At first glance, a water agency in SE LA doesn't seem like the sort of entity to be bringing suit against some of the world's most powerful corporations. But they're pulling absolutely. no. punches. The gem of the case is here - to them, the oil/gas pipelines constitute a:
“mercilessly efficient, continuously expanding system of ecological destruction”
BOOM. So what are they asking for?
"many billions of dollars. Many, many billions of dollars.”
Um...It's hard not to think of a certain late 90s comedy here, making it difficult to take the agency's case seriously. From the starting gates, the flood protection agency is equivocating on the role of the federal government, namely the Army Corps of Engineers, and why that entity shouldn't be held liable as well for its part in reworking the bayou's hydrology.
At any rate, it seems the lawsuit's hooks are not in the Clean Water Act per se, but in common law: negligence, nuisance, and some archaic LA code dating back to French rule called "Servitude of Drain" requiring downstream landowners to provide means for conveying water off adjacent upstream properties. It's not spelled out for us how SLFPAE thinks it applies to this case, but I suppose the argument is that BP and Exxon Mobil have altered the area's hydrology in a way that downstream areas too effectively drain, indeed conveying stormwaters onto higher ground than before.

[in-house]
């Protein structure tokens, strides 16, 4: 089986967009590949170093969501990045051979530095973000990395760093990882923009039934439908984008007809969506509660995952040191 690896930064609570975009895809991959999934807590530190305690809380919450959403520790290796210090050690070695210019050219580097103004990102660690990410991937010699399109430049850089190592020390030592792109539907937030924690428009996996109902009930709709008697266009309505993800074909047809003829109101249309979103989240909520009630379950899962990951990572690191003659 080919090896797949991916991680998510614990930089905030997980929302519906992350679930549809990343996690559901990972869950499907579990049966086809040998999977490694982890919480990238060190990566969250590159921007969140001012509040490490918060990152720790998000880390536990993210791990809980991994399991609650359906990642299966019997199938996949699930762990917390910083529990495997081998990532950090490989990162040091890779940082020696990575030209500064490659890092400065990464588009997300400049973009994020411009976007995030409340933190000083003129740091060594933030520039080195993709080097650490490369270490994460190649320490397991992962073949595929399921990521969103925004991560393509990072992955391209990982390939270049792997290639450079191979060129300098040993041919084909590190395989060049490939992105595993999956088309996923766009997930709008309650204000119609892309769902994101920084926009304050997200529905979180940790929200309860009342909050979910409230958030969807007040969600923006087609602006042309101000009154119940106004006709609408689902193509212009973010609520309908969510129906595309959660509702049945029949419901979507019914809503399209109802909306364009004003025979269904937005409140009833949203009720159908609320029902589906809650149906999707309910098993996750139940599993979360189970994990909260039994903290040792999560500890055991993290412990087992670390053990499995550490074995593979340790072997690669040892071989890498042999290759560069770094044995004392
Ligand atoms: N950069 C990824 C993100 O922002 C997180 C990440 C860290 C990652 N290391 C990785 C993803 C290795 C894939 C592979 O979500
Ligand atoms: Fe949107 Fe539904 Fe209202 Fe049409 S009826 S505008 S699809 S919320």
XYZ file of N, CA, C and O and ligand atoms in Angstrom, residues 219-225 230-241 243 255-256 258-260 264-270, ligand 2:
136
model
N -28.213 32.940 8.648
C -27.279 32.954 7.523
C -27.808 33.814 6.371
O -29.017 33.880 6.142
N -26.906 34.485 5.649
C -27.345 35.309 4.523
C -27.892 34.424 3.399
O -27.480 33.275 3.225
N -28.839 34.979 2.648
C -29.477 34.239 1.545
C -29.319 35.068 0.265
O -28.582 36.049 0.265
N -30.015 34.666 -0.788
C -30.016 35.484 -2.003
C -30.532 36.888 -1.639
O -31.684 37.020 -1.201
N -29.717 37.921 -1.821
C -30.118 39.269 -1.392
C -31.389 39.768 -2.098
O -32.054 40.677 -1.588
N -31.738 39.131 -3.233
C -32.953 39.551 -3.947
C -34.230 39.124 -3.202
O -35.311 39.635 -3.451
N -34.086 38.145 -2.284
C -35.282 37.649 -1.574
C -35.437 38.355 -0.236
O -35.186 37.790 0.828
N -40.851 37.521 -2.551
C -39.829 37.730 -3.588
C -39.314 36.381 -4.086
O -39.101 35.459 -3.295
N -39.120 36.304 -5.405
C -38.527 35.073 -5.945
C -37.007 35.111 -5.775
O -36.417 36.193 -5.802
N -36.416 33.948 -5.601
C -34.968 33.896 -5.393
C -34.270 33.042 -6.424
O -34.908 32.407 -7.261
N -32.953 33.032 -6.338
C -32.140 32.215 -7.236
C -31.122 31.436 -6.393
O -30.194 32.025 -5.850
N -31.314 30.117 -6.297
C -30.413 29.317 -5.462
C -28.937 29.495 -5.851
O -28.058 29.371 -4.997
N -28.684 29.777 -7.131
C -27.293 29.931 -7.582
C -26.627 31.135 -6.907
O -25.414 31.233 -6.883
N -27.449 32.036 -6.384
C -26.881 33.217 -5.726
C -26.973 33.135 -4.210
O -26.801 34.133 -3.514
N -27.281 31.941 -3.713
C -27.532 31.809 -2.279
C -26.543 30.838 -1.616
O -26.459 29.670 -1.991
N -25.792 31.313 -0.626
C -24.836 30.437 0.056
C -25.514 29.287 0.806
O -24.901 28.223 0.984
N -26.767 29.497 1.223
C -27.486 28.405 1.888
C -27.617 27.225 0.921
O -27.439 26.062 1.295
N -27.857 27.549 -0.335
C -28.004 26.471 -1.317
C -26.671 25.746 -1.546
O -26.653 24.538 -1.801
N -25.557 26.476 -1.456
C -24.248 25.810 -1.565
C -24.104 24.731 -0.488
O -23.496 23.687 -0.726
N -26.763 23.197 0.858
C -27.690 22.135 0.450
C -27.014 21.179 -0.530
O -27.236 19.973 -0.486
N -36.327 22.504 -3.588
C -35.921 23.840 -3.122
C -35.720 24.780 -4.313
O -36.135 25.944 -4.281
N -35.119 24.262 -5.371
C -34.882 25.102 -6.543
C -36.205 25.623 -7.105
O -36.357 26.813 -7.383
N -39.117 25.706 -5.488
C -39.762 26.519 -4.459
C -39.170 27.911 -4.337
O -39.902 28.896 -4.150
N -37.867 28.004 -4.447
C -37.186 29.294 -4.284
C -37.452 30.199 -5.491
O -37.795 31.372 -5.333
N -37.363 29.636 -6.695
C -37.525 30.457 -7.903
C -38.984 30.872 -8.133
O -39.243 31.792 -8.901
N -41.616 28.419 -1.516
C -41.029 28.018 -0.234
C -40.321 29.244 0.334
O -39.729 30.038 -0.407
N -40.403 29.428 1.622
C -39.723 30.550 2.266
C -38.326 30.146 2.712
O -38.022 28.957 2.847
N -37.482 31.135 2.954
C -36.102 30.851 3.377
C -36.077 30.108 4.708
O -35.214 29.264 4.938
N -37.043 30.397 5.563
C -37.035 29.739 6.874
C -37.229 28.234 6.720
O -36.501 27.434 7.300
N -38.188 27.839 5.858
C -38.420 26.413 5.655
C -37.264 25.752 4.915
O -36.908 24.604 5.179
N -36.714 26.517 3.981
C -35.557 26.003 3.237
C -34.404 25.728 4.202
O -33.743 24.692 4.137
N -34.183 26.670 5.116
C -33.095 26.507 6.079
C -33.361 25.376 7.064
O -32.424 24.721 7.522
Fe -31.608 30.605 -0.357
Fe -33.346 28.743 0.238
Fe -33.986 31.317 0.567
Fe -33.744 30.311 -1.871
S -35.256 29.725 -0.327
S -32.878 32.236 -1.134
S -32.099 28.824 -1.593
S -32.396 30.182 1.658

Bringing it back: we can probably think of this as perhaps the US's second major climate adaptation lawsuit - NYT explicitly makes the link to the first: Kivalina, the Alaskan community that sued Exxon Mobil for the effects of climate-caused sea level rise on their village. The court there said that Kivalina's case was more a political question than a justiciable one. We'll see how SLFPAE's case pans out, but hopefully it'll regain some ground, as common law applications to the environment become increasingly tenuous, from Kivalina to Wisconsin.